U.S. District Court Judge James Otero held off on a decision to rule today on a petition by lawyers for President Trump and his lawyer/fixer, Michael Cohen, to delay the lawsuit filed by porn star Stormy Daniels over her alleged sexual liaison with Trump in 2006 in the wake of the FBI raids seizing Cohen’s files.
Saying that it was not sufficient for Cohen’s attorneys to file a statement declaring that the lawyer’s Fifth Amendment rights would be at risk in any criminal proceedings resulting from the raids if the suit proceeded, he insisted that Cohen file the statement himself, according to a report in USA Today.
The case is an attempt by Daniels and her attorney Michael Avenatti to declare the non-discosure agreement concerning the affair null and void since it was never signed by the president.
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The $130,000 payment made to the adult film star and director has since become an issue in the investigation of potential campaign finance violations that the payment may have triggered, depending upon the ultimate source of the money for the payment. Cohen claims he paid it out his own pocket by taking a second mortgage on his home and was never reimbursed by the president whom he claims knew nothing about the settlement.
The materials seized by the FBI may contain information that pertains to the veracity of Cohen’s claims and places the long-time Trump Organization lawyer in a difficult predicament.
Daniels’ lawyer, Michael Avenatti objects to postponing the suit and took to Twitter after the hearing to press his argument against delaying it.
Always a bad sign when the judge tells you that your motion has “gaping holes in it,” as the judge told the attys for MC and DJT this AM. I don’t know why they continue to hide what they know about the FBI raids. Time to come clean and let the chips fall where they may. #basta
— Michael Avenatti (@MichaelAvenatti) April 20, 2018
In a conversation with reporters after the hearing this morning, Avenatti swore to respond with a defamation lawsuit to President Trump’s tweet earlier this week calling the release of a sketch of the man Daniels says threatened her in a Las Vegas parking lot in 2011 to keep her from continuing speaking about her affair with the president “a total con job,” according to The Daily Beast.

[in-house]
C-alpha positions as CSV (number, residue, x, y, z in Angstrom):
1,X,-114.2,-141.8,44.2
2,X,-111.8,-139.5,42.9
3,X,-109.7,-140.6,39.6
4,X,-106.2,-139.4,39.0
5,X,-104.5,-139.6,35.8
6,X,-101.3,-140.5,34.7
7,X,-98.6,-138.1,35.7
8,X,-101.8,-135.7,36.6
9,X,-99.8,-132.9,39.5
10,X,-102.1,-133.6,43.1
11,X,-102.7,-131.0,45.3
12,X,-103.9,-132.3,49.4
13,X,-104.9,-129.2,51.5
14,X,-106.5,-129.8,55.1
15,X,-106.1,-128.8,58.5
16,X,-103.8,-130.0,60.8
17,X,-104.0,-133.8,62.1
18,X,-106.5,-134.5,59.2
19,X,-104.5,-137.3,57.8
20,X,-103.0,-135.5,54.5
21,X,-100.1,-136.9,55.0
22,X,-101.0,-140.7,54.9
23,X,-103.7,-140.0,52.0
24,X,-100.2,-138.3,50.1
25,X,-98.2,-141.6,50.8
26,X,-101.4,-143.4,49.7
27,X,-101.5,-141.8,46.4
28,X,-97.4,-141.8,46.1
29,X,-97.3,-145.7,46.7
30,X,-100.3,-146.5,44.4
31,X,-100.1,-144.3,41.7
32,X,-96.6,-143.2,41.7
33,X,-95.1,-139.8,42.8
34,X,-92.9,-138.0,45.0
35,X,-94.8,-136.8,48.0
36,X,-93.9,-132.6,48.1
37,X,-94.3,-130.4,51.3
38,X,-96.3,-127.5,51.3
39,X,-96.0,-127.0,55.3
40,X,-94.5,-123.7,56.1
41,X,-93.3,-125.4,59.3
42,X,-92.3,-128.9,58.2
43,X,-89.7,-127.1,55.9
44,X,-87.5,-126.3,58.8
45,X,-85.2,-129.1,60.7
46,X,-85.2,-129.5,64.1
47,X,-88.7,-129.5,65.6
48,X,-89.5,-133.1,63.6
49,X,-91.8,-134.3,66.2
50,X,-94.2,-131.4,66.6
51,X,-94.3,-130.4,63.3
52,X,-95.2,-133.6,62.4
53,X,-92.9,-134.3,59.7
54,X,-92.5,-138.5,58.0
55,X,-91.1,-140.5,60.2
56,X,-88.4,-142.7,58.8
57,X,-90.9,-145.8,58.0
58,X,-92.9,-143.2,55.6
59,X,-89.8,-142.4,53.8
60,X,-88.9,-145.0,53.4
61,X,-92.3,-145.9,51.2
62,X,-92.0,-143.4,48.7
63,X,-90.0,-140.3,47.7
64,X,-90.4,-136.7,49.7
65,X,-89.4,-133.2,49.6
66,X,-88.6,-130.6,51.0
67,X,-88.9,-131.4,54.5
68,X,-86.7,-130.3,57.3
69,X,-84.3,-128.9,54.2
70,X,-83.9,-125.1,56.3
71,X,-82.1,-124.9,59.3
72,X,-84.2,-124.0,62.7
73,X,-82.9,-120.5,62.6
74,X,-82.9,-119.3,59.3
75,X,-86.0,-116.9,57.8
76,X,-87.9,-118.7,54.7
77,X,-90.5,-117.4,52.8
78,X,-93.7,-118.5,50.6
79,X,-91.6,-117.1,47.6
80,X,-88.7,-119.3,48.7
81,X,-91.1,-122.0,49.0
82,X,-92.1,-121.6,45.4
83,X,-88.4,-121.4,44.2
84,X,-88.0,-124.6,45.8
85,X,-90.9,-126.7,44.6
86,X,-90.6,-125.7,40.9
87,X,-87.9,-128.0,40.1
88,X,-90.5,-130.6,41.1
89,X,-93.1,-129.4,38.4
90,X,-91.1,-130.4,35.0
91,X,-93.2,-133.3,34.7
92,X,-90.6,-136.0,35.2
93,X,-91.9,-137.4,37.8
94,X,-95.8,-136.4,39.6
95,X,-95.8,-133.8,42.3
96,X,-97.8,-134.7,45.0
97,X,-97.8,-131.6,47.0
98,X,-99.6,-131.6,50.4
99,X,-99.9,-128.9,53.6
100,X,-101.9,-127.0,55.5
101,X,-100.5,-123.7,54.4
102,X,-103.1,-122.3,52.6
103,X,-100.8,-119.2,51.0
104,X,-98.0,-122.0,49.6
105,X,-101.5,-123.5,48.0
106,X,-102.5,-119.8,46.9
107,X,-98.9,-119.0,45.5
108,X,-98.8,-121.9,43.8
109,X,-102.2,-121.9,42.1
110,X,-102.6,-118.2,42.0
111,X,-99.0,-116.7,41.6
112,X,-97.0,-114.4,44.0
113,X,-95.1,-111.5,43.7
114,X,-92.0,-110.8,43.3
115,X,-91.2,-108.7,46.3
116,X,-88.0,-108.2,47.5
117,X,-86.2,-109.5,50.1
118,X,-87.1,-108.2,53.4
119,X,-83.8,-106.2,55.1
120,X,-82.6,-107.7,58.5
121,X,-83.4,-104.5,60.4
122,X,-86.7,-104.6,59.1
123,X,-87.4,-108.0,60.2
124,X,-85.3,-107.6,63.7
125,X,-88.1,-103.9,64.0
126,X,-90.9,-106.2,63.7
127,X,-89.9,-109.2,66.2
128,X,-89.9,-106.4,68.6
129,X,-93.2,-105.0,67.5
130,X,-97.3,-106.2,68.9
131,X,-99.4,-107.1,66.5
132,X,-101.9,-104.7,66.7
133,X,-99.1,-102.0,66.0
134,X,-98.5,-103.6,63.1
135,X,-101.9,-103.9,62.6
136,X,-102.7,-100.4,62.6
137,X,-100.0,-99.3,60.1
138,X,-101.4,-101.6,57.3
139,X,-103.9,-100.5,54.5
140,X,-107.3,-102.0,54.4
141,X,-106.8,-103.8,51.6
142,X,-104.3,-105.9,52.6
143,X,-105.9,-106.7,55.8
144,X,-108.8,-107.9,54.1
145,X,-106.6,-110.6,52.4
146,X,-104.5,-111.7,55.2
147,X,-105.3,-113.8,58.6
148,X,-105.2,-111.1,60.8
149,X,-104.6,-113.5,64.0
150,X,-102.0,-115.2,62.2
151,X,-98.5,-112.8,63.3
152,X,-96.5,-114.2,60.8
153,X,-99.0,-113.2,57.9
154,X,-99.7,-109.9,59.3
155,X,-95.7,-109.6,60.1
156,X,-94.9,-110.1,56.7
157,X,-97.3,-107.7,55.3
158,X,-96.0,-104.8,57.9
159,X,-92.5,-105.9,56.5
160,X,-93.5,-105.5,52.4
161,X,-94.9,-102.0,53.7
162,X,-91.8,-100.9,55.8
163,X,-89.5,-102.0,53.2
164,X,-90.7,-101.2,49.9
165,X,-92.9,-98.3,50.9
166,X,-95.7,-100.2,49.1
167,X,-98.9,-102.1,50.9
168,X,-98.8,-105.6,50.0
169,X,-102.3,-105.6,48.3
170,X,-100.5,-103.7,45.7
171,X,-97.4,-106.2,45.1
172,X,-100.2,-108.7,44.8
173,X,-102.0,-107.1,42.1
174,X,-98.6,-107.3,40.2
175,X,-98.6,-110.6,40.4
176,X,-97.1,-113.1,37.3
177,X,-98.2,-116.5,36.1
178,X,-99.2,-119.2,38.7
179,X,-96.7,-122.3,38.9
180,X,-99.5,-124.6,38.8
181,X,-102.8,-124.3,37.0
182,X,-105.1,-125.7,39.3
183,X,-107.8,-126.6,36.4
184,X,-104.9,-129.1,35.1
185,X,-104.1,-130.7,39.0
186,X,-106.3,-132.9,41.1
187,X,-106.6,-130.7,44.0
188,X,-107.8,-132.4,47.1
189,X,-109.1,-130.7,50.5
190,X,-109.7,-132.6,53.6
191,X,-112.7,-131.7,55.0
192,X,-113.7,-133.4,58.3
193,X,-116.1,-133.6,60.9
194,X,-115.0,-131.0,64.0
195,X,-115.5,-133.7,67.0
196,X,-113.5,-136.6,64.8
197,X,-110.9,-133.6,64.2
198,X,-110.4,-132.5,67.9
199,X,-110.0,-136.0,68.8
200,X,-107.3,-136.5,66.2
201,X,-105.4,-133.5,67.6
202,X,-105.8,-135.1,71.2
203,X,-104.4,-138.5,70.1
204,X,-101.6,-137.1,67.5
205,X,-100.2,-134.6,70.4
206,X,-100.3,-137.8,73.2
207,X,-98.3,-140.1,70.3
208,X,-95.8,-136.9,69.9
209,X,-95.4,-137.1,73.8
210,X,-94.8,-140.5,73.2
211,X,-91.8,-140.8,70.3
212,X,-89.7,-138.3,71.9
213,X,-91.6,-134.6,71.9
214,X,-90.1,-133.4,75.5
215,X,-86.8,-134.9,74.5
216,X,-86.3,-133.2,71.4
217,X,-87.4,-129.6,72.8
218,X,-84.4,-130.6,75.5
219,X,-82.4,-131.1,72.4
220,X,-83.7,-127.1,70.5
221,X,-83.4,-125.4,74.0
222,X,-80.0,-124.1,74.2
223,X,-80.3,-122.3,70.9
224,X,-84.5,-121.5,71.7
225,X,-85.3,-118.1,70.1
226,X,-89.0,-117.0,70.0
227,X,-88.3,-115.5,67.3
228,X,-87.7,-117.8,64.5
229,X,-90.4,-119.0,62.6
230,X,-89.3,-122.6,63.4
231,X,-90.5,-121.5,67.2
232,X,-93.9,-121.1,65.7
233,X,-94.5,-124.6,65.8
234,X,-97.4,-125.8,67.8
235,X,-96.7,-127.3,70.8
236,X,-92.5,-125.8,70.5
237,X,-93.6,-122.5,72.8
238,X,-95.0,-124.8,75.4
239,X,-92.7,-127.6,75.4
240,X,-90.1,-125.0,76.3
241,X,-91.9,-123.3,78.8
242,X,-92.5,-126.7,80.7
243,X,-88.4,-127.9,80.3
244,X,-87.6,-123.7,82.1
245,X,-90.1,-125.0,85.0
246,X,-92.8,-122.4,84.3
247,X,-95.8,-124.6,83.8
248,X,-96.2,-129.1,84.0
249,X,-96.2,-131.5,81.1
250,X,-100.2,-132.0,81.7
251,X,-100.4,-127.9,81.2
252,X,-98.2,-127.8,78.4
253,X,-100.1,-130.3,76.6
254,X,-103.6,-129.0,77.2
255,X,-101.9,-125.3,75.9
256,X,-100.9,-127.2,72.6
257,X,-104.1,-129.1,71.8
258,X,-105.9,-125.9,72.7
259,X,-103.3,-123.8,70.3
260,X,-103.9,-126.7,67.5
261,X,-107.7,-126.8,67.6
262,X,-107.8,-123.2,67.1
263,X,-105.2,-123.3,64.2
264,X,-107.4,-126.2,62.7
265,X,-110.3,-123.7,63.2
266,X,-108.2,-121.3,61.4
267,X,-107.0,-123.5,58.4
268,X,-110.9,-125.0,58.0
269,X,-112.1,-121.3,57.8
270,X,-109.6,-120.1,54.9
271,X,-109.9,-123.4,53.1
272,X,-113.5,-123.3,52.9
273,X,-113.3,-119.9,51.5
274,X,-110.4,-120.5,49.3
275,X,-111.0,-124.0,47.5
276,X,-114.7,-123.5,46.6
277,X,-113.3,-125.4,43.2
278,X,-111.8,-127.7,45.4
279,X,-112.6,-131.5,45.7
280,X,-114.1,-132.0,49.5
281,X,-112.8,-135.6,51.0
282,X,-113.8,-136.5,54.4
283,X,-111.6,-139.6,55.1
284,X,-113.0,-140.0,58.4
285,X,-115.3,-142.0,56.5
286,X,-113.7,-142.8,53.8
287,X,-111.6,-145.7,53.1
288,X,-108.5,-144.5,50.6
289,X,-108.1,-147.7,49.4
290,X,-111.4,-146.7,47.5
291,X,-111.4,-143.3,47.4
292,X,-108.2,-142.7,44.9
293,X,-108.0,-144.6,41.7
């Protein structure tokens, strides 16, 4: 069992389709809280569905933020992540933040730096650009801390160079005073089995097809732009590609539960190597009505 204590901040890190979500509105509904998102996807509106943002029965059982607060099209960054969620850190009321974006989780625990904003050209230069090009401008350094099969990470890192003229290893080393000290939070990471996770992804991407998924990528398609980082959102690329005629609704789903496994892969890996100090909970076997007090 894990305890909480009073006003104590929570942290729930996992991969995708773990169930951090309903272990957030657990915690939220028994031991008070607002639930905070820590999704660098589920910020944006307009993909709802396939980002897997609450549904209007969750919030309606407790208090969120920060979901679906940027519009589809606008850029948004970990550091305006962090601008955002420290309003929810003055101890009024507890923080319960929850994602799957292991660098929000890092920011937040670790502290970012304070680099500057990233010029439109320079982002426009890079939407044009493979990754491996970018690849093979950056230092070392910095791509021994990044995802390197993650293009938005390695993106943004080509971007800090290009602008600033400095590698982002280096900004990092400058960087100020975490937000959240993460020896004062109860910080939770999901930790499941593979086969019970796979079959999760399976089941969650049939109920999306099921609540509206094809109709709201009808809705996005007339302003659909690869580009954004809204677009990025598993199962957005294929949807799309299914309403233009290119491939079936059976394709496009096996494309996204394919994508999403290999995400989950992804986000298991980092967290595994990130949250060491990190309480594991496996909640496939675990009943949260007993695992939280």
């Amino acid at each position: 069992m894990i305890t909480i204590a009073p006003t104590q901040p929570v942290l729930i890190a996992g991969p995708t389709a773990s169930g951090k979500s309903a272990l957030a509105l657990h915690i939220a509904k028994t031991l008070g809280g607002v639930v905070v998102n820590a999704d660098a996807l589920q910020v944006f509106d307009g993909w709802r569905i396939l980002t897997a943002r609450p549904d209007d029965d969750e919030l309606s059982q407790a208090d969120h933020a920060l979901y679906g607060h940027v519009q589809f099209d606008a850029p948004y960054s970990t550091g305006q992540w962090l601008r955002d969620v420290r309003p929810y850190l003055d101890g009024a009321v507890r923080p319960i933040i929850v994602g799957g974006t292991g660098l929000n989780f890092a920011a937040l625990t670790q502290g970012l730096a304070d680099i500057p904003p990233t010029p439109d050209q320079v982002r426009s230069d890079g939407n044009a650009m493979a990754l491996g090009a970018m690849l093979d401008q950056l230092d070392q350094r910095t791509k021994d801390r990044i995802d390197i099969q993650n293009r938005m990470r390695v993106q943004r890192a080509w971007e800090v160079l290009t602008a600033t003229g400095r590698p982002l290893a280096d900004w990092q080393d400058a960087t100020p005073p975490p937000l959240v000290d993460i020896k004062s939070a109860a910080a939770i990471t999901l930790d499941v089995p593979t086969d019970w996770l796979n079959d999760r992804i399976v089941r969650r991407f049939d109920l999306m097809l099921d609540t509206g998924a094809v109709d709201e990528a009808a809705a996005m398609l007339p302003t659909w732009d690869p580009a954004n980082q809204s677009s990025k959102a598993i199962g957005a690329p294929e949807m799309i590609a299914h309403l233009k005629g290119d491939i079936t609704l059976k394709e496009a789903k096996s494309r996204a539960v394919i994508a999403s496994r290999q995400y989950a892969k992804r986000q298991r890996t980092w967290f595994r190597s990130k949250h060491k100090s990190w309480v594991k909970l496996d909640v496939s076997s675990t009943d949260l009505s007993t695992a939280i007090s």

A sketch years later about a nonexistent man. A total con job, playing the Fake News Media for Fools (but they know it)! https://t.co/9Is7mHBFda
— Donald J. Trump (@realDonaldTrump) April 18, 2018
“I fully anticipate that we will be amending this complaint in short order, or filing a separate action against Mr. Trump for his defamatory, outrageous statements made earlier this week where he effectively called my client a liar and stated that she was trying to pull a con on the American people,” Avenatti said.
With the ruling to delay the lawsuit over the NDA still to be decided, Avenatti is confident that he and Daniels will prevail in overturning the NDA quickly.
“Even though Mr. Cohen expresses concern about making self-incriminating statements … the record demonstrates that Mr. Cohen has already freely and openly discussed this matter in the public, including under oath in declarations filed in this case,” Avenatti wrote in his court filing.
Avenatti added that the defendants have not yet been indicted for criminal activity and did not present evidence “to demonstrate the materials the FBI seized have any relationship to this case.”
That outlines exactly the biggest problem Michael Cohen has right now. If he does demonstrate the materials the FBI has seized are relevant to the case then they can be subject to being introduced in Daniels’ lawsuit. If the evidence doesn’t confirm what Cohen has already testified to in court, it’s all over for Cohen, and depending on what the evidence does show, for Trump as well.
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